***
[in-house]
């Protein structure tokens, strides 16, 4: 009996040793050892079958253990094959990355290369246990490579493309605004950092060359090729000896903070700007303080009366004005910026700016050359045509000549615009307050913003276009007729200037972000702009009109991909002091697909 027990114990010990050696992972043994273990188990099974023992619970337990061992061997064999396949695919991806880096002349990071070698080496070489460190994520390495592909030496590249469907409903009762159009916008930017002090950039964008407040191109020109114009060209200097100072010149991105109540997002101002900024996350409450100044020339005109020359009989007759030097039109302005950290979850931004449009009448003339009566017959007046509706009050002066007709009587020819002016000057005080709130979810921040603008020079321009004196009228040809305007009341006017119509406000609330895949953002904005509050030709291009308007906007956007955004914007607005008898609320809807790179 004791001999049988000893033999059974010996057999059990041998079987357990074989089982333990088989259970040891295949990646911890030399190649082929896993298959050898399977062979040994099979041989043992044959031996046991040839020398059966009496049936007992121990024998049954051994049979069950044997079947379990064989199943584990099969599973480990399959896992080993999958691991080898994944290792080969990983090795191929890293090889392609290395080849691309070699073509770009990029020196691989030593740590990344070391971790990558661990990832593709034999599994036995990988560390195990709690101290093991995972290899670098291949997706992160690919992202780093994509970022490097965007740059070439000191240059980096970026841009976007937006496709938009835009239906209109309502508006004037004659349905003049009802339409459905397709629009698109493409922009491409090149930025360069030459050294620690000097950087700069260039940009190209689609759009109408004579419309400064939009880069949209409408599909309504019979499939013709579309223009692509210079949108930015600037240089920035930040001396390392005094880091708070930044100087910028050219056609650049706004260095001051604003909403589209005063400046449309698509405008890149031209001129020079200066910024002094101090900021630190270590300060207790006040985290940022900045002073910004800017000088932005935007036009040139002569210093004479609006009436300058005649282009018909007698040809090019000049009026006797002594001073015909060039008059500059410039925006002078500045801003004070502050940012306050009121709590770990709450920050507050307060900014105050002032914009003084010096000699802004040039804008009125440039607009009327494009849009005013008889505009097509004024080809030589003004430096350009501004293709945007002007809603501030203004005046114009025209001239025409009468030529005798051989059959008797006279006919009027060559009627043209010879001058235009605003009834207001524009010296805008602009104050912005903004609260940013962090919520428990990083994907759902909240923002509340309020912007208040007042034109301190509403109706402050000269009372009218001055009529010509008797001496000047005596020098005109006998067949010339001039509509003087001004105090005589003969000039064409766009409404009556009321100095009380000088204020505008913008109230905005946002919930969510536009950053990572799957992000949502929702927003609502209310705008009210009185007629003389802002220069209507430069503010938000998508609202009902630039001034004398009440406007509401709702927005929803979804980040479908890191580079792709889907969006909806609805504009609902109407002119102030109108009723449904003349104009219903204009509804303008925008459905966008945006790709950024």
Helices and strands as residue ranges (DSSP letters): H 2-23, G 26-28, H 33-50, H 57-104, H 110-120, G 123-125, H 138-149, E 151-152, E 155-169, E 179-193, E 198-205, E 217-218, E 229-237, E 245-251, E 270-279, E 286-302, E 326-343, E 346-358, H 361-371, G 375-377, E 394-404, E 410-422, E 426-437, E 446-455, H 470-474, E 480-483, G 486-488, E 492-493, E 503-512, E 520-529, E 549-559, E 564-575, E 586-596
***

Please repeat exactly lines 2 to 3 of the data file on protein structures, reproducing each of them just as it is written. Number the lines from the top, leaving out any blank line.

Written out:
């Protein structure tokens, strides 16, 4: 009996040793050892079958253990094959990355290369246990490579493309605004950092060359090729000896903070700007303080009366004005910026700016050359045509000549615009307050913003276009007729200037972000702009009109991909002091697909 027990114990010990050696992972043994273990188990099974023992619970337990061992061997064999396949695919991806880096002349990071070698080496070489460190994520390495592909030496590249469907409903009762159009916008930017002090950039964008407040191109020109114009060209200097100072010149991105109540997002101002900024996350409450100044020339005109020359009989007759030097039109302005950290979850931004449009009448003339009566017959007046509706009050002066007709009587020819002016000057005080709130979810921040603008020079321009004196009228040809305007009341006017119509406000609330895949953002904005509050030709291009308007906007956007955004914007607005008898609320809807790179 004791001999049988000893033999059974010996057999059990041998079987357990074989089982333990088989259970040891295949990646911890030399190649082929896993298959050898399977062979040994099979041989043992044959031996046991040839020398059966009496049936007992121990024998049954051994049979069950044997079947379990064989199943584990099969599973480990399959896992080993999958691991080898994944290792080969990983090795191929890293090889392609290395080849691309070699073509770009990029020196691989030593740590990344070391971790990558661990990832593709034999599994036995990988560390195990709690101290093991995972290899670098291949997706992160690919992202780093994509970022490097965007740059070439000191240059980096970026841009976007937006496709938009835009239906209109309502508006004037004659349905003049009802339409459905397709629009698109493409922009491409090149930025360069030459050294620690000097950087700069260039940009190209689609759009109408004579419309400064939009880069949209409408599909309504019979499939013709579309223009692509210079949108930015600037240089920035930040001396390392005094880091708070930044100087910028050219056609650049706004260095001051604003909403589209005063400046449309698509405008890149031209001129020079200066910024002094101090900021630190270590300060207790006040985290940022900045002073910004800017000088932005935007036009040139002569210093004479609006009436300058005649282009018909007698040809090019000049009026006797002594001073015909060039008059500059410039925006002078500045801003004070502050940012306050009121709590770990709450920050507050307060900014105050002032914009003084010096000699802004040039804008009125440039607009009327494009849009005013008889505009097509004024080809030589003004430096350009501004293709945007002007809603501030203004005046114009025209001239025409009468030529005798051989059959008797006279006919009027060559009627043209010879001058235009605003009834207001524009010296805008602009104050912005903004609260940013962090919520428990990083994907759902909240923002509340309020912007208040007042034109301190509403109706402050000269009372009218001055009529010509008797001496000047005596020098005109006998067949010339001039509509003087001004105090005589003969000039064409766009409404009556009321100095009380000088204020505008913008109230905005946002919930969510536009950053990572799957992000949502929702927003609502209310705008009210009185007629003389802002220069209507430069503010938000998508609202009902630039001034004398009440406007509401709702927005929803979804980040479908890191580079792709889907969006909806609805504009609902109407002119102030109108009723449904003349104009219903204009509804303008925008459905966008945006790709950024």
Helices and strands as residue ranges (DSSP letters): H 2-23, G 26-28, H 33-50, H 57-104, H 110-120, G 123-125, H 138-149, E 151-152, E 155-169, E 179-193, E 198-205, E 217-218, E 229-237, E 245-251, E 270-279, E 286-302, E 326-343, E 346-358, H 361-371, G 375-377, E 394-404, E 410-422, E 426-437, E 446-455, H 470-474, E 480-483, G 486-488, E 492-493, E 503-512, E 520-529, E 549-559, E 564-575, E 586-596